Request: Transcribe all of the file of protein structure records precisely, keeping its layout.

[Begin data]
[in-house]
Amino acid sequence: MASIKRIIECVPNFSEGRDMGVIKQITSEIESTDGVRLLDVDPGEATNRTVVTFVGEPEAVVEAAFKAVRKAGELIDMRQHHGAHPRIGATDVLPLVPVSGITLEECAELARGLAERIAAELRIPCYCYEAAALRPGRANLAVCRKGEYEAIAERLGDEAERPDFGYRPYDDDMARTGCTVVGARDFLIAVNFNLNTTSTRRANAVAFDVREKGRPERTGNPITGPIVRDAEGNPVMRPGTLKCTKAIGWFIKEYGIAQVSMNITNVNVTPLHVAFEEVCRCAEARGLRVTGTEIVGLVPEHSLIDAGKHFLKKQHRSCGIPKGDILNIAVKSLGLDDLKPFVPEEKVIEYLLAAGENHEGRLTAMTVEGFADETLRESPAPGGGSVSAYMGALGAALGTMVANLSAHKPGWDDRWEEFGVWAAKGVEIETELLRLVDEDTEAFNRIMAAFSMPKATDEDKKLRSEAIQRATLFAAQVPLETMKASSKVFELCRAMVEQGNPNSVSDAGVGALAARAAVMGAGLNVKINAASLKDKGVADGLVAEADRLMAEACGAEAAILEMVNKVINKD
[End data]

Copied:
[in-house]
Amino acid sequence: MASIKRIIECVPNFSEGRDMGVIKQITSEIESTDGVRLLDVDPGEATNRTVVTFVGEPEAVVEAAFKAVRKAGELIDMRQHHGAHPRIGATDVLPLVPVSGITLEECAELARGLAERIAAELRIPCYCYEAAALRPGRANLAVCRKGEYEAIAERLGDEAERPDFGYRPYDDDMARTGCTVVGARDFLIAVNFNLNTTSTRRANAVAFDVREKGRPERTGNPITGPIVRDAEGNPVMRPGTLKCTKAIGWFIKEYGIAQVSMNITNVNVTPLHVAFEEVCRCAEARGLRVTGTEIVGLVPEHSLIDAGKHFLKKQHRSCGIPKGDILNIAVKSLGLDDLKPFVPEEKVIEYLLAAGENHEGRLTAMTVEGFADETLRESPAPGGGSVSAYMGALGAALGTMVANLSAHKPGWDDRWEEFGVWAAKGVEIETELLRLVDEDTEAFNRIMAAFSMPKATDEDKKLRSEAIQRATLFAAQVPLETMKASSKVFELCRAMVEQGNPNSVSDAGVGALAARAAVMGAGLNVKINAASLKDKGVADGLVAEADRLMAEACGAEAAILEMVNKVINKD